national hockey teams stuck in new jerseys

I’m not a rich man, at least in monetary terms. So when I decided to show my support for my favorite hockey team, the Toronto Maple Leafs, I…

I’m not a rich man, at least in monetary terms. So when I decided to show my support for my favorite hockey team, the Toronto Maple Leafs, I bought a practice jersey (the color-coded jerseys that NHL teams practice in, which are less than half the price of game jerseys.)

I got a green one, which has become a staple of my St. Patrick’s Day attire.

So it’s not a game jersey, and since I bought it, a newer design has been developed. So it’s outdated too.

But I simply don’t care. I wear it with pride wherever I go (in Toronto).

Not costing $300 like some game jerseys, it’s not a status symbol. Being old, it’s also not a way for me to show how up to date I am with Leaf products… Besides, let’s face it, Leaf fans have little reason to live in the now.

I wear the damn thing to show my support for the team. End of story.

Last week the International Olympic Committee announced it has decided to enforce a rule that will prevent teams from wearing jerseys that don a national hockey federation’s logo.

Since the announcement, national players on both the men’s and women’s teams are prepared to drop gloves over it.

Steve Yzerman, executive director of the 2010 men’s team, told the Canadian Press that Hockey Canada’s logo “signifies our pride and our tradition and our history.”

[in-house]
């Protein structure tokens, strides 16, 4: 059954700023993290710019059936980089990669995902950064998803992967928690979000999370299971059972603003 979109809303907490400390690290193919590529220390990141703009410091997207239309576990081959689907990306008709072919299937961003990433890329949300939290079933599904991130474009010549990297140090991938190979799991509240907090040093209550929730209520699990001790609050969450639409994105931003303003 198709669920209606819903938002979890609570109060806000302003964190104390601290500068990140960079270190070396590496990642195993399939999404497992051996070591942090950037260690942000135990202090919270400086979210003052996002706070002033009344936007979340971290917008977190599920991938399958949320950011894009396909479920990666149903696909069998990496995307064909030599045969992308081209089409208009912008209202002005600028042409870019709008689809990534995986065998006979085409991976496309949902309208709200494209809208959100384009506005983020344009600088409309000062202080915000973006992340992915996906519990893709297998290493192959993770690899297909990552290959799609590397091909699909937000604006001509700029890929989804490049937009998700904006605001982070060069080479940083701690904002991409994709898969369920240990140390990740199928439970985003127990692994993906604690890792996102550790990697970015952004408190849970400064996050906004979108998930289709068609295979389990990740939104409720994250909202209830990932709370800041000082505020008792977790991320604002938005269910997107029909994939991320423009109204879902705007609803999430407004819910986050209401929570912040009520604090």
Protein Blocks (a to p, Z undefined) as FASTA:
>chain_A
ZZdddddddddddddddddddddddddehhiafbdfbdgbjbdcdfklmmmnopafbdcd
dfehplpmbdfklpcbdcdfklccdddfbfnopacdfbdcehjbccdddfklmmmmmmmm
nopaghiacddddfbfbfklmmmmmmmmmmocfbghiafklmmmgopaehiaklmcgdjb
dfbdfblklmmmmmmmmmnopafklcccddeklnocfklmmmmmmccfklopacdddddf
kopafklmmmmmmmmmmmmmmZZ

Yes, I’m always blabbering on about the overwhelming pride I feel for the logo.

It seems I’m constantly saying things like, “Go team with Hockey Canada’s logo!” and “Team Canada played well — they sure did do Hockey Canada’s logo proud!”

I don’t care if some players are weeping because they’ve got a chance to represent Canada, instead of Canada and the national hockey federation. That’s their problem.

The real piss-off is that players and execs are arguing that since we were exempted from the rule the last three Winter Games, it should continue to be that way.

Imagine what we’d be saying if the US was arguing for that privilege — we’d be crying bloody murder!

Just because we invented the sport, we’re the best at it and we’re super cool — it’s true, we are — does not excuse us from the rules. We’re only making ourselves look like pretentious, spoiled brats. I tell you, we’ve got some gall.

Memo to national players: Hockey Canada may provide you coaching and financial assistance, but you are not playing for the association, you’re playing for the wonderful nation of Canada. So as long as you’re playing in a jersey with a maple leaf on it — red and white would be nice — you should be feeling nothing but immense pride and joy.

And let’s not forget that it’s just a logo — a logo! — and not a particularly nice looking one! It’s basically a cheap rip off of the NBA logo, instead it’s a maple leaf split into two differently coloured sections by the silhouette of a hockey player.

If it was all about the tradition, our national players would still be wearing wool jerseys from when hockey first became an Olympic sport in 1920.

And not reproductions, but the actual ones used, which by this point would be as worn down and tattered as the Liberal Party.

And for those who keep saying Canada’s men’s team won a gold in 2002 with that logo on the player’s chests: We have won some others without it … six, to be exact.

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